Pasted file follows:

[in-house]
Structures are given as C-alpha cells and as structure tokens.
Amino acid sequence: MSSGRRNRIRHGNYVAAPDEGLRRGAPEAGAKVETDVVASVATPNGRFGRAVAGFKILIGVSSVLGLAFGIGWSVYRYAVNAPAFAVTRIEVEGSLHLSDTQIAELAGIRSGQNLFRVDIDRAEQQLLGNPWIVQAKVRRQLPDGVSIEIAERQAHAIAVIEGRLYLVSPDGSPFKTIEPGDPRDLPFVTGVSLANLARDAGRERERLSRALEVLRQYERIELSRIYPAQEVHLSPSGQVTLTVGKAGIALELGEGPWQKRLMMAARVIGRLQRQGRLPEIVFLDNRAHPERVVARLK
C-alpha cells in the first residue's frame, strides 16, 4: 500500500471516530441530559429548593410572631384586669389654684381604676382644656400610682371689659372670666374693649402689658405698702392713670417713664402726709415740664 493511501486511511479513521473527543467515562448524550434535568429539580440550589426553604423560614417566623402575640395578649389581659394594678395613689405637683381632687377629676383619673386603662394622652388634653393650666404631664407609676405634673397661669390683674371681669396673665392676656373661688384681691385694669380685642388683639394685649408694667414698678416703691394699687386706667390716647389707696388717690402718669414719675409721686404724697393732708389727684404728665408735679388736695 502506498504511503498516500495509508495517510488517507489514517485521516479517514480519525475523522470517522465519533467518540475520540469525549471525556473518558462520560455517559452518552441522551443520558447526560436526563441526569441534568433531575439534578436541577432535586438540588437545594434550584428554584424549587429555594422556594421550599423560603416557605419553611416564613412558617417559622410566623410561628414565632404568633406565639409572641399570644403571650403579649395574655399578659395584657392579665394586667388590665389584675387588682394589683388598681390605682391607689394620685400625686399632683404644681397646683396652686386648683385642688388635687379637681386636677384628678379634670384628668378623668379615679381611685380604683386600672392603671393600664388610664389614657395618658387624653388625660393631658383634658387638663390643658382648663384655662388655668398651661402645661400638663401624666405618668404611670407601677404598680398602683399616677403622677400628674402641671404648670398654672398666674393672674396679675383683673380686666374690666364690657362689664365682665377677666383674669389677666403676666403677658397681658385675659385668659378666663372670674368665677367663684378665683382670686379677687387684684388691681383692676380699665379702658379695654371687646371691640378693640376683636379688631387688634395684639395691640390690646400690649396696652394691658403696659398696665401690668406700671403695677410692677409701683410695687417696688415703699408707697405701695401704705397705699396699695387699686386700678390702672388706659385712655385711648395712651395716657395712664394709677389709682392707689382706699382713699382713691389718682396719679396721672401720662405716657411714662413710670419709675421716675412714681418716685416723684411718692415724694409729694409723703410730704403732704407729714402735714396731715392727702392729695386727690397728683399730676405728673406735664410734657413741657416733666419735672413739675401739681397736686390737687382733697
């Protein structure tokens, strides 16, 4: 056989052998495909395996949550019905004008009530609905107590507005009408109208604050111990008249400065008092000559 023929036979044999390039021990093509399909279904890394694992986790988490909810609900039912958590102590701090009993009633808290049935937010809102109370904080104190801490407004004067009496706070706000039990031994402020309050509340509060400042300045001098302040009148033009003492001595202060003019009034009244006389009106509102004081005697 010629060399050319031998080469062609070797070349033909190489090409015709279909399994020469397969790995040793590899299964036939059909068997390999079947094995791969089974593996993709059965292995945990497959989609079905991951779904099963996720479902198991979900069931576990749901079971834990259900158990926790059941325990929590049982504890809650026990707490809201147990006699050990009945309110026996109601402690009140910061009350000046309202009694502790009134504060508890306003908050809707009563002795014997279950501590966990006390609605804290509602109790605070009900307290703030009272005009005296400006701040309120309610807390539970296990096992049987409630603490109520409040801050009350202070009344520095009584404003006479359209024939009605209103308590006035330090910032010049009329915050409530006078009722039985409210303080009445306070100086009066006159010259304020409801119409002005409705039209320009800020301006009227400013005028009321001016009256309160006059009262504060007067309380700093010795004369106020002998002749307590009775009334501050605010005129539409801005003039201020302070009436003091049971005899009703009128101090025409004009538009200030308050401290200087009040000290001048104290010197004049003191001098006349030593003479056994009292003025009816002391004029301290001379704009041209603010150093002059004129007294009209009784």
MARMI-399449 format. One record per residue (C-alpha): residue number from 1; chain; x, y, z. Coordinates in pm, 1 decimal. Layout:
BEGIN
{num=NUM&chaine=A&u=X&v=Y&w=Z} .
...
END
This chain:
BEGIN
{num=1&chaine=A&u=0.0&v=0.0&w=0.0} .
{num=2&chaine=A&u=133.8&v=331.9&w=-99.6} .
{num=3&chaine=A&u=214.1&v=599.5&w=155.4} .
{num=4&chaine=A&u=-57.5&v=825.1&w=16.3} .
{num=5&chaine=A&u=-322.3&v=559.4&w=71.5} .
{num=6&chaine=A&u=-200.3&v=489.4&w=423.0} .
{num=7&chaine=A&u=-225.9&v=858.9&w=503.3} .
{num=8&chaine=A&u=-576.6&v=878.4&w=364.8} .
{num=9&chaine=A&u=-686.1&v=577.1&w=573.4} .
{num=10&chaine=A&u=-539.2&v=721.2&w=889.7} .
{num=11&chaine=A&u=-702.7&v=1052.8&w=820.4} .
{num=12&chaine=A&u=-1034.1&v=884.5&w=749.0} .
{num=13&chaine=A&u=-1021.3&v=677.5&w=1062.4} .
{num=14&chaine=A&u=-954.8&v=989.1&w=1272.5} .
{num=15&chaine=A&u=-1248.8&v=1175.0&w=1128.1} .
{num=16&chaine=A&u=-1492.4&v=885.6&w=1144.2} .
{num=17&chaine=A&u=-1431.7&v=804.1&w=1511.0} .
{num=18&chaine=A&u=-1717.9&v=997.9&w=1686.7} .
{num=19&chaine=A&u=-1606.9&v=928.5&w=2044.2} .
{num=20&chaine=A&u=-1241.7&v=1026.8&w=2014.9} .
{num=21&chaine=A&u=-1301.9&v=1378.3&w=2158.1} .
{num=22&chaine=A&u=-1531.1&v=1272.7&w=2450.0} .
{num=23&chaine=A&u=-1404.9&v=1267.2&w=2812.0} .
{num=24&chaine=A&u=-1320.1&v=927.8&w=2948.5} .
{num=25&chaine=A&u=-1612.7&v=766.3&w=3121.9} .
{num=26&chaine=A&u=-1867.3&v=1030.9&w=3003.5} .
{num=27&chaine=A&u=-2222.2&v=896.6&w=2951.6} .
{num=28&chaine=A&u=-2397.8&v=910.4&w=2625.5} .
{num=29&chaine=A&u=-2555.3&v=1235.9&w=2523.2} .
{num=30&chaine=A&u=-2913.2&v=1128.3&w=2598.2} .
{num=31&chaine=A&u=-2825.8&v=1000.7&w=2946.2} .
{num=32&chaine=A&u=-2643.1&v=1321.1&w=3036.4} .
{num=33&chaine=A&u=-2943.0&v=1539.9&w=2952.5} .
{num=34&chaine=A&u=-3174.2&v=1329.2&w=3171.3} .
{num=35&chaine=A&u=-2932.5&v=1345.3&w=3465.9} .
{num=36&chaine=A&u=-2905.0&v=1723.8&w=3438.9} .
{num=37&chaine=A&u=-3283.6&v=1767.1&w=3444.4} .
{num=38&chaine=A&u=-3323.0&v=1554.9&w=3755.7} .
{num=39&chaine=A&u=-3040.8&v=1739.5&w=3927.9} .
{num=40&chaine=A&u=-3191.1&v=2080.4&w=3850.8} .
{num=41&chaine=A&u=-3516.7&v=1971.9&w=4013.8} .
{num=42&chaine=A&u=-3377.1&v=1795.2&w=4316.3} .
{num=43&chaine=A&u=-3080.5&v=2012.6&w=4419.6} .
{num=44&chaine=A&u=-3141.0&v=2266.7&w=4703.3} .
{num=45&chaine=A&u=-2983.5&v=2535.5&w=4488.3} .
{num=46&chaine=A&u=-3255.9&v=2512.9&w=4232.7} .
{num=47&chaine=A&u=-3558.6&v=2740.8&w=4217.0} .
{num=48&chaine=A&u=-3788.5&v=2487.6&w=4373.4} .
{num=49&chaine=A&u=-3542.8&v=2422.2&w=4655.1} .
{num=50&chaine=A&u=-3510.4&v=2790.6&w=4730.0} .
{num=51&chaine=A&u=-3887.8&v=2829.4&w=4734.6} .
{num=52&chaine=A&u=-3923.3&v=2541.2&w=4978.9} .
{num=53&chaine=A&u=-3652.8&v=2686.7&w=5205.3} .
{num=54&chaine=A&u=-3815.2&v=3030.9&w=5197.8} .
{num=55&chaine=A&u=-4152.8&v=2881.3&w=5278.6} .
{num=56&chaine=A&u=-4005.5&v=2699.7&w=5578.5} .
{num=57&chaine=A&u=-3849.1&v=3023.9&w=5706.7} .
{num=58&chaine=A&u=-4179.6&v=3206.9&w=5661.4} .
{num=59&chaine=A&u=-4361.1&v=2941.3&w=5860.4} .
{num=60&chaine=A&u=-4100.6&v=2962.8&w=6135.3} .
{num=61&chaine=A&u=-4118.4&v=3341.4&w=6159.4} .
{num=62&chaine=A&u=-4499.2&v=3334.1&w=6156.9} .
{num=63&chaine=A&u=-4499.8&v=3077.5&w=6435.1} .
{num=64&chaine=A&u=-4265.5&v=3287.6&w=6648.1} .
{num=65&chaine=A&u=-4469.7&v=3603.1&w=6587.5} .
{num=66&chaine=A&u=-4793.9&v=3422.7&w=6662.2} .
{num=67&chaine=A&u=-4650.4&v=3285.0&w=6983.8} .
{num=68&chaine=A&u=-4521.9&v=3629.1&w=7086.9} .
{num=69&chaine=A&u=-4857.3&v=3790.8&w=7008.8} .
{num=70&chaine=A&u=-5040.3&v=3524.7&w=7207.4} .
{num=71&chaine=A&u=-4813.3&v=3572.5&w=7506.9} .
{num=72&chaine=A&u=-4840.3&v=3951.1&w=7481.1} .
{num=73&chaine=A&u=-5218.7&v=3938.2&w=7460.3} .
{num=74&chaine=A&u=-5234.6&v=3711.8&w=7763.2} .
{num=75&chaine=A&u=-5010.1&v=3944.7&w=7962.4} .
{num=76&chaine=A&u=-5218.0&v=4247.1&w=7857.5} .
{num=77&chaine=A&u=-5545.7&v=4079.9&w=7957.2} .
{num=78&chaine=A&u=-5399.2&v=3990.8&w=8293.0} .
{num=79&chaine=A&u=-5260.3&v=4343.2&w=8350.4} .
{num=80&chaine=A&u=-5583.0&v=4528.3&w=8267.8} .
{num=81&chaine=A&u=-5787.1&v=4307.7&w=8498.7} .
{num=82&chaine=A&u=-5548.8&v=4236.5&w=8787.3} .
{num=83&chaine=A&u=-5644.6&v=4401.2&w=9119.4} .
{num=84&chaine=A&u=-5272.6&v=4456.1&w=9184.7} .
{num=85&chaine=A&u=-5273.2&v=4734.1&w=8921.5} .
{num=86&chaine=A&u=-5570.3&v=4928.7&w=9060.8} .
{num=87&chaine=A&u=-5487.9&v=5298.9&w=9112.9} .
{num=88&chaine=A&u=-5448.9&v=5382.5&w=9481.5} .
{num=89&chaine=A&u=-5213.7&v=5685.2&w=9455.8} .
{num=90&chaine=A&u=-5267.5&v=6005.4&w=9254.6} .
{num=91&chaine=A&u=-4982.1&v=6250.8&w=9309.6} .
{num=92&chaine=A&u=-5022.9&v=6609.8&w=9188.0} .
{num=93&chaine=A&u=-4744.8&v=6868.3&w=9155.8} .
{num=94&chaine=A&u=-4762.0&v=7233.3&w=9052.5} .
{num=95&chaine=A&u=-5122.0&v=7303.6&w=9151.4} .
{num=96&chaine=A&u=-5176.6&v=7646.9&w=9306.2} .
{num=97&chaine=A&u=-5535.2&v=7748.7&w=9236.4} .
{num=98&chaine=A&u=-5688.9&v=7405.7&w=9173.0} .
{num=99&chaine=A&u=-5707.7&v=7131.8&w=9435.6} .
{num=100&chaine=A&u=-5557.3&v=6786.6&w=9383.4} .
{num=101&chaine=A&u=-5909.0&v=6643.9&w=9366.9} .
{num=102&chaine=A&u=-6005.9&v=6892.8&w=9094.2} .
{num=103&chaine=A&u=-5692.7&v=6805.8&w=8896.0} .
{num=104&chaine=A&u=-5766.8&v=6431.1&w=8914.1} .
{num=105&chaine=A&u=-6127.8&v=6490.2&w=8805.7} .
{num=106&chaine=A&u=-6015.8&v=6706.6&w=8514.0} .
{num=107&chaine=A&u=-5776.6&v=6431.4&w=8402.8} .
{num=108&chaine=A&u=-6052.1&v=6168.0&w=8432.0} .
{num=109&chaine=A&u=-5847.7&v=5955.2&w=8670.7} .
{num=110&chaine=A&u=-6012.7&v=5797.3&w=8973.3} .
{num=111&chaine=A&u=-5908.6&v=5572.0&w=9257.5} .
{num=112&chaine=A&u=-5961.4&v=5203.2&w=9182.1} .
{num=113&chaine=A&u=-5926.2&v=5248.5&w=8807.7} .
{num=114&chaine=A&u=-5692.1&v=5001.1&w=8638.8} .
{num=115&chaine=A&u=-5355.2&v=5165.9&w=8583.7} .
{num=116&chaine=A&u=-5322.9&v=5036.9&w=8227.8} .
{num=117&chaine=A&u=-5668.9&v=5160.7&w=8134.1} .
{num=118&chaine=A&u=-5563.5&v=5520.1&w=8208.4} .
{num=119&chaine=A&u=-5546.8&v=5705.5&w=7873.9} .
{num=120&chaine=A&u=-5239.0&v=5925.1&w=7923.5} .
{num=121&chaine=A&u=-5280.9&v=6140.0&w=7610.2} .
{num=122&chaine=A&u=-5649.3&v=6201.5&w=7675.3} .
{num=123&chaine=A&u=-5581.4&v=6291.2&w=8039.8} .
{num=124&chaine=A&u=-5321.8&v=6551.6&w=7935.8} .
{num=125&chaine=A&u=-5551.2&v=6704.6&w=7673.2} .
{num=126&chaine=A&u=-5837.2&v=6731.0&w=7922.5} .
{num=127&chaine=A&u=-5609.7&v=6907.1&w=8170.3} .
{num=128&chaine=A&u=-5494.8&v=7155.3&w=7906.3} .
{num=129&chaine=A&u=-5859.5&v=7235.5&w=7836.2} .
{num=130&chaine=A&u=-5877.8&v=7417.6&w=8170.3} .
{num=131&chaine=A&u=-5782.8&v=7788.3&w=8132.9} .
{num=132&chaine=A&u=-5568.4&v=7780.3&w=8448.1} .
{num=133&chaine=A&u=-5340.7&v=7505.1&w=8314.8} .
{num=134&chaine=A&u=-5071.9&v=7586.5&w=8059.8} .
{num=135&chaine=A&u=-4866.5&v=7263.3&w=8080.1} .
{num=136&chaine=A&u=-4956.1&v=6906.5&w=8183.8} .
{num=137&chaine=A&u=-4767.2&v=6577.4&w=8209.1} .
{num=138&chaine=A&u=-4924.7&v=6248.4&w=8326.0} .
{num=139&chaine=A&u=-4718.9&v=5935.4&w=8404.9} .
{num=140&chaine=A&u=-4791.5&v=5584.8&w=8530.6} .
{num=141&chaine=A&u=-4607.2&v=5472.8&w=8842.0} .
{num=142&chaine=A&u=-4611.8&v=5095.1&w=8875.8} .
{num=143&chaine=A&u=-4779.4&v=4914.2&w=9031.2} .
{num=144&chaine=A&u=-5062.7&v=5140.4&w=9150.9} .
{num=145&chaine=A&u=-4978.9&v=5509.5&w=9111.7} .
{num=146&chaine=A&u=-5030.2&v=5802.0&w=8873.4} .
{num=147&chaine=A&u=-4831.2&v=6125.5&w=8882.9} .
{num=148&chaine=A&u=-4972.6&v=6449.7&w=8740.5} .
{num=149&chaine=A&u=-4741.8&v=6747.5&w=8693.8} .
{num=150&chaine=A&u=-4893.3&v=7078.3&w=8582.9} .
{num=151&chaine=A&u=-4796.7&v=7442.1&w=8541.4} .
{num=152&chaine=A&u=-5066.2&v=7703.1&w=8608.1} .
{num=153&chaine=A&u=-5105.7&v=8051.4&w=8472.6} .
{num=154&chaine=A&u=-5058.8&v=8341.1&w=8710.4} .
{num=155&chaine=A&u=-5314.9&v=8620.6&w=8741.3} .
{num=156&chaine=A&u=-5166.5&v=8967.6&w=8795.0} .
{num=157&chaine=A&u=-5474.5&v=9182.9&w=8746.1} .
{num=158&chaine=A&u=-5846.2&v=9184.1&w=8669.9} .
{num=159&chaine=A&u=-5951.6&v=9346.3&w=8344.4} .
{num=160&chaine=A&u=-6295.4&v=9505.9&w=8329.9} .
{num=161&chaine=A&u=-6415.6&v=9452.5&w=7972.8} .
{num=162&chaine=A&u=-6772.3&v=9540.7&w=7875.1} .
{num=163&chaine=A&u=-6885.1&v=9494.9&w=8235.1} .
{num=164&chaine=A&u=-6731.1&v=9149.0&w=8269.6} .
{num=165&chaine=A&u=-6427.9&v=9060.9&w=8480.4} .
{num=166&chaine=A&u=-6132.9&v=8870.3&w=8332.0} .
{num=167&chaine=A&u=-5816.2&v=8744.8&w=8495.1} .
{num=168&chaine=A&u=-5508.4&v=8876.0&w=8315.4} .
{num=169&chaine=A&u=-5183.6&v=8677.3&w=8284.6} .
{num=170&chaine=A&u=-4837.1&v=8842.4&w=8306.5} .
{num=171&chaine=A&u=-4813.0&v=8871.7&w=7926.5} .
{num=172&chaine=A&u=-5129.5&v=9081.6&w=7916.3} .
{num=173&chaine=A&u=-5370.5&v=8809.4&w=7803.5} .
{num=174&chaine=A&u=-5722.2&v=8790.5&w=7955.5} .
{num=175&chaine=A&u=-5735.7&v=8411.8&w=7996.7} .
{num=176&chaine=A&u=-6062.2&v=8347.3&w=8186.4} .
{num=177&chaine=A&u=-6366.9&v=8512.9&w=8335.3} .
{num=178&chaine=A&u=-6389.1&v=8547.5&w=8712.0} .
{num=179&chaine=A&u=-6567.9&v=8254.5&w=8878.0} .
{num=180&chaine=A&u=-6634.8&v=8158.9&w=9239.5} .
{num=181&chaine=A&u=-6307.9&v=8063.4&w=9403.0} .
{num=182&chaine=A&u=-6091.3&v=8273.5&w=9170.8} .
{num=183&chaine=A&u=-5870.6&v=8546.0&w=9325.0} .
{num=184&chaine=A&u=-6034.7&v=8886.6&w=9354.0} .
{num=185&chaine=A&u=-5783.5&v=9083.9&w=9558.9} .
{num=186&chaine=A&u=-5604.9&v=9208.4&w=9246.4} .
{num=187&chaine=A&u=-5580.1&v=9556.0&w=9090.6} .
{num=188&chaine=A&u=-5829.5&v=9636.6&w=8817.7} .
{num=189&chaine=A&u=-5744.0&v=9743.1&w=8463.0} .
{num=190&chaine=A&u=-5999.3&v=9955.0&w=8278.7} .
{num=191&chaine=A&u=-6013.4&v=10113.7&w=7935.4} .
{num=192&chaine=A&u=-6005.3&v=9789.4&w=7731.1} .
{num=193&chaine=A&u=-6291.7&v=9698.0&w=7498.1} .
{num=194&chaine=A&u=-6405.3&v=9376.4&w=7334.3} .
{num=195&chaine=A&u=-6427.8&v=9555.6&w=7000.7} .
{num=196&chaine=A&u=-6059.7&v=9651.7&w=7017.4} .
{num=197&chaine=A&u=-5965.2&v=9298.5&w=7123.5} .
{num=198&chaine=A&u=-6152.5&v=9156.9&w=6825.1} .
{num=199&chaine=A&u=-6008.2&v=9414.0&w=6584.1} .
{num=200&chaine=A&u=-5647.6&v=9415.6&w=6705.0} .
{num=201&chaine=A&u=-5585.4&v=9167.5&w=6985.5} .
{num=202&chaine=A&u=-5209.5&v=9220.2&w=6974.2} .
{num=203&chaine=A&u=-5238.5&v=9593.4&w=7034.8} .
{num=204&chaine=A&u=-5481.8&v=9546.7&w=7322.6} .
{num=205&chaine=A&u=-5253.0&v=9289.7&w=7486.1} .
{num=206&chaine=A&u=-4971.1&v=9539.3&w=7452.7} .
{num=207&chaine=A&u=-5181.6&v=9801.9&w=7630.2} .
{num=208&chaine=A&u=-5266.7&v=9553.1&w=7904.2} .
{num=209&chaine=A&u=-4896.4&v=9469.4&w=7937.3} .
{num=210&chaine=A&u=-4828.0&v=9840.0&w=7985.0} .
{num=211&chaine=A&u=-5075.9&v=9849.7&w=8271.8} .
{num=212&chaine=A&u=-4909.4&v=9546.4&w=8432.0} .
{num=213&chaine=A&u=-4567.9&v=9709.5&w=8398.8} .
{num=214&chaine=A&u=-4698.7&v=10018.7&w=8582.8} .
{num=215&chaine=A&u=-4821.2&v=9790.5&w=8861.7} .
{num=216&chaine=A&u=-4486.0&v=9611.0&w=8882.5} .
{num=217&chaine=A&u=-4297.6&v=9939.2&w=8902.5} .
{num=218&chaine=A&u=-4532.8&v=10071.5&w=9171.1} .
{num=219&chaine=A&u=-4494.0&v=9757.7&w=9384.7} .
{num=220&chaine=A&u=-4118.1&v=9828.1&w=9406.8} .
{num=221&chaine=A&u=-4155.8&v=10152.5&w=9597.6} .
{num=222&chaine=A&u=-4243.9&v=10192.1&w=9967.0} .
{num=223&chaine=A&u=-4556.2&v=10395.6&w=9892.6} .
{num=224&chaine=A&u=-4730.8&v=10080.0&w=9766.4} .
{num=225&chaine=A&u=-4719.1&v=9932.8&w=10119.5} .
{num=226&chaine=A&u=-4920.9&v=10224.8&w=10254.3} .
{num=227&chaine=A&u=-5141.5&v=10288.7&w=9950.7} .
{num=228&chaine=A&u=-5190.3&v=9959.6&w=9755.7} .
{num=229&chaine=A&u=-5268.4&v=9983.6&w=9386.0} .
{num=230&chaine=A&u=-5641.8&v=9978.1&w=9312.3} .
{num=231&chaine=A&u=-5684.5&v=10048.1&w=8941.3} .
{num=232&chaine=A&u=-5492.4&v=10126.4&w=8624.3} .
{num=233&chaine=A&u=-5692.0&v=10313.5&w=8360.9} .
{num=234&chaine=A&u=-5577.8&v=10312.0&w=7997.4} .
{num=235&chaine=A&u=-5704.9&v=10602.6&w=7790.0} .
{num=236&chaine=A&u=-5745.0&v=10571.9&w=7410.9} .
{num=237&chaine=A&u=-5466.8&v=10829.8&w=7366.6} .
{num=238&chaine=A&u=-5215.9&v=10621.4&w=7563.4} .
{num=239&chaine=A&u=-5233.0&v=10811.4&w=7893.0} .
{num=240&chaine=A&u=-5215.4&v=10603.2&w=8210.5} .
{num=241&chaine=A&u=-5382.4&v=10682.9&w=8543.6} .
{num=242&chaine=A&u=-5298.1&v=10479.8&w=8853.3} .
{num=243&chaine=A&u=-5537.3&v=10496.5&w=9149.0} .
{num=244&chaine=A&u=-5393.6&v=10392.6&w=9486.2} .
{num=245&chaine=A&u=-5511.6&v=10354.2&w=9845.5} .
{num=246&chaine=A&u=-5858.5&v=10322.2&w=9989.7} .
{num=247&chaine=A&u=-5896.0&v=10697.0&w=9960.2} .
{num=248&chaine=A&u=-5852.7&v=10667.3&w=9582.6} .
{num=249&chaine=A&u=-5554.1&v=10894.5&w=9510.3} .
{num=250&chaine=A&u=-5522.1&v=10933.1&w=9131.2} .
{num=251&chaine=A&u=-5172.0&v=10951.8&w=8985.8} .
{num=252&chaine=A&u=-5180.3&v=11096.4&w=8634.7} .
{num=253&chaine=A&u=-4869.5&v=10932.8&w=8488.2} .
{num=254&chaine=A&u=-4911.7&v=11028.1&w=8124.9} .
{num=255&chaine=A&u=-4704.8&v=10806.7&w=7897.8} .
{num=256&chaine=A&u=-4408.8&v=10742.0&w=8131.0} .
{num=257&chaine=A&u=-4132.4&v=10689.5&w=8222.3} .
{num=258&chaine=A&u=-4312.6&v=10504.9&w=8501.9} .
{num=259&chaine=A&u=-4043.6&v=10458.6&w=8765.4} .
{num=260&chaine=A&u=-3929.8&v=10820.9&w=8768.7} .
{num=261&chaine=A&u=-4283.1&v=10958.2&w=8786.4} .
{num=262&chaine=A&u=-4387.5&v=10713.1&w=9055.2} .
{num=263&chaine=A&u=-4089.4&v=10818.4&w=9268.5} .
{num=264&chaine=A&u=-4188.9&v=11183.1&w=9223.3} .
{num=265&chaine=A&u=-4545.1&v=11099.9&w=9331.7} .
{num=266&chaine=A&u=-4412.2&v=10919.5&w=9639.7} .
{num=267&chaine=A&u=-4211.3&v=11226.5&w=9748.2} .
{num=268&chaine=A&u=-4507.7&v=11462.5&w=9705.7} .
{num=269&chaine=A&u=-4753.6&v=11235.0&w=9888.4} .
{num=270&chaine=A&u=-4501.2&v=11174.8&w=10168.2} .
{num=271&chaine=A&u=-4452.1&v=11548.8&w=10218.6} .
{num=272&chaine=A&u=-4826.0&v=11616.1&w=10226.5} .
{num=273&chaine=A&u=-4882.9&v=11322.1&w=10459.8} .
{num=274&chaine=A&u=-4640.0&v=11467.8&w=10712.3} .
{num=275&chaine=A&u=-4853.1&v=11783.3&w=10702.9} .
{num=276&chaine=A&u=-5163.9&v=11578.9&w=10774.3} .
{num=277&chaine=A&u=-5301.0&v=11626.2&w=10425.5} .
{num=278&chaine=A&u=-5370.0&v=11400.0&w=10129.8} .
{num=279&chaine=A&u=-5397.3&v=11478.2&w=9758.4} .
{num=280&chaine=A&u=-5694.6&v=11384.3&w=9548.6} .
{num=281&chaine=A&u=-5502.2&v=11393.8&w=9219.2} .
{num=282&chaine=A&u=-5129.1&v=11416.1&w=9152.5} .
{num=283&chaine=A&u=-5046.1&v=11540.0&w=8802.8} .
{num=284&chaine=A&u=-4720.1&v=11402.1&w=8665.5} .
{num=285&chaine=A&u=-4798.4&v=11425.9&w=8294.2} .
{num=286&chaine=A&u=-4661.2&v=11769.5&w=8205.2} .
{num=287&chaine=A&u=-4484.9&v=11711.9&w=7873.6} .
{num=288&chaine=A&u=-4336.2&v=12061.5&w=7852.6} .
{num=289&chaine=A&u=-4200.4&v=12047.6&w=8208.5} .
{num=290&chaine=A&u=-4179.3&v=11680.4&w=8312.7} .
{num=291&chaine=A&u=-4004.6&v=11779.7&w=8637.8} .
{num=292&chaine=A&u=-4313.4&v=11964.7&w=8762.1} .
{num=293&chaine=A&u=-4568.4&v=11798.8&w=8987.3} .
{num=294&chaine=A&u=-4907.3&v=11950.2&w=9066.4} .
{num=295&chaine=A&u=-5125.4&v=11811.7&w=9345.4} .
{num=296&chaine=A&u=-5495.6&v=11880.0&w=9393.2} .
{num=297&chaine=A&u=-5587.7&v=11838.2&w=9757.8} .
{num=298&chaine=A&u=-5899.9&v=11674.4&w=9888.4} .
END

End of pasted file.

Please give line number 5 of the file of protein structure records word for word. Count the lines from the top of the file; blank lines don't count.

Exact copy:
């Protein structure tokens, strides 16, 4: 056989052998495909395996949550019905004008009530609905107590507005009408109208604050111990008249400065008092000559 023929036979044999390039021990093509399909279904890394694992986790988490909810609900039912958590102590701090009993009633808290049935937010809102109370904080104190801490407004004067009496706070706000039990031994402020309050509340509060400042300045001098302040009148033009003492001595202060003019009034009244006389009106509102004081005697 010629060399050319031998080469062609070797070349033909190489090409015709279909399994020469397969790995040793590899299964036939059909068997390999079947094995791969089974593996993709059965292995945990497959989609079905991951779904099963996720479902198991979900069931576990749901079971834990259900158990926790059941325990929590049982504890809650026990707490809201147990006699050990009945309110026996109601402690009140910061009350000046309202009694502790009134504060508890306003908050809707009563002795014997279950501590966990006390609605804290509602109790605070009900307290703030009272005009005296400006701040309120309610807390539970296990096992049987409630603490109520409040801050009350202070009344520095009584404003006479359209024939009605209103308590006035330090910032010049009329915050409530006078009722039985409210303080009445306070100086009066006159010259304020409801119409002005409705039209320009800020301006009227400013005028009321001016009256309160006059009262504060007067309380700093010795004369106020002998002749307590009775009334501050605010005129539409801005003039201020302070009436003091049971005899009703009128101090025409004009538009200030308050401290200087009040000290001048104290010197004049003191001098006349030593003479056994009292003025009816002391004029301290001379704009041209603010150093002059004129007294009209009784």